How instructive, then, that He who knows Jesus best, should be the one who encourages others to know Him. It is precisely here that The Holy Spirit is our model in encouragement: testifying to others of the glory of Christ!

The second model of encouragement is the ministry revealed in the Gospels of the encouragement the Father gives to His Son to fulfill his role as the Divine Mediator; At three crucial points in the Son's ministry the Father steps in and appears to strengthen His Beloved One. At Jesus' baptism, at the beginning of His public ministry, and towards the close of the Transfiguration, the Father seemed to say, "I love you, my Son, and I love what You are doing." And in Gethsemane, wrestling with clarity of the Father's will for Him, Jesus was ministered to by an angel.

The third example of encouragement is Barnabas, called "the son of encouragement" (Acts 4:36). It was Barnabas who sold a piece of land which he owned, giving the proceeds to the church at Jerusalem at a time of financial need (Acts 4:32-37). When the Jerusalem church was deeply suspicious of Saul's conversion, it was Barnabas who stuck his neck out and defended him (Acts 11:22-26). He gave Saul (now Paul) the very place of prominence he had himself occupied! There is no hint of jealousy when the names are suddenly switched from "Barnabas and Saul" (Acts 13:1) to "Paul and Barnabas" (Acts 13:42).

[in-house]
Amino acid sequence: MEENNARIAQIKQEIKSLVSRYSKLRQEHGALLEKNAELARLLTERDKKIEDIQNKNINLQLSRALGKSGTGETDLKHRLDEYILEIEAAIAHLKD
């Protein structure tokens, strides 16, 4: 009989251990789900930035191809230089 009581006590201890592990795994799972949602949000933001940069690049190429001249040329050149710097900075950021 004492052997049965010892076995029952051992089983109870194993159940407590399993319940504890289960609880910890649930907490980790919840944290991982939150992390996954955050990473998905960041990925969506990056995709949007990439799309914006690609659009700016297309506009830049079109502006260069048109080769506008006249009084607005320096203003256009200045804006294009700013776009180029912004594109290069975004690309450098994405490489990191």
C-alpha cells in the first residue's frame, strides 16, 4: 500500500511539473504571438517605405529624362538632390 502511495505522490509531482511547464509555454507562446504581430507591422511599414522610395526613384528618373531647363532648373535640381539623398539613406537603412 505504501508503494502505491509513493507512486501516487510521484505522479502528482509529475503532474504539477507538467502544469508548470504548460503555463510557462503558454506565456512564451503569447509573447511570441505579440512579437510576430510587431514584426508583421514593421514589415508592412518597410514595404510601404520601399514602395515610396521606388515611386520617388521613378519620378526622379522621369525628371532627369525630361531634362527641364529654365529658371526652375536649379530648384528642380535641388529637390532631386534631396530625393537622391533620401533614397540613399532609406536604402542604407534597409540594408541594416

And it is Barnabas who stood up for John Mark's failure on the field of missionary service. When John Mark had gone home in the middle of the first missionary journey, Paul found it difficult to use him again. It was Barnabas who decided to take the risk and encourage him in useful service in Cyprus. Paul was later to see how right Barnabas had been when he asks for John Mark to join him because of his great "usefulness" (2 Tim. 4:11). Think about it: were it not for Barnabas, we would not have Mark’s gospel!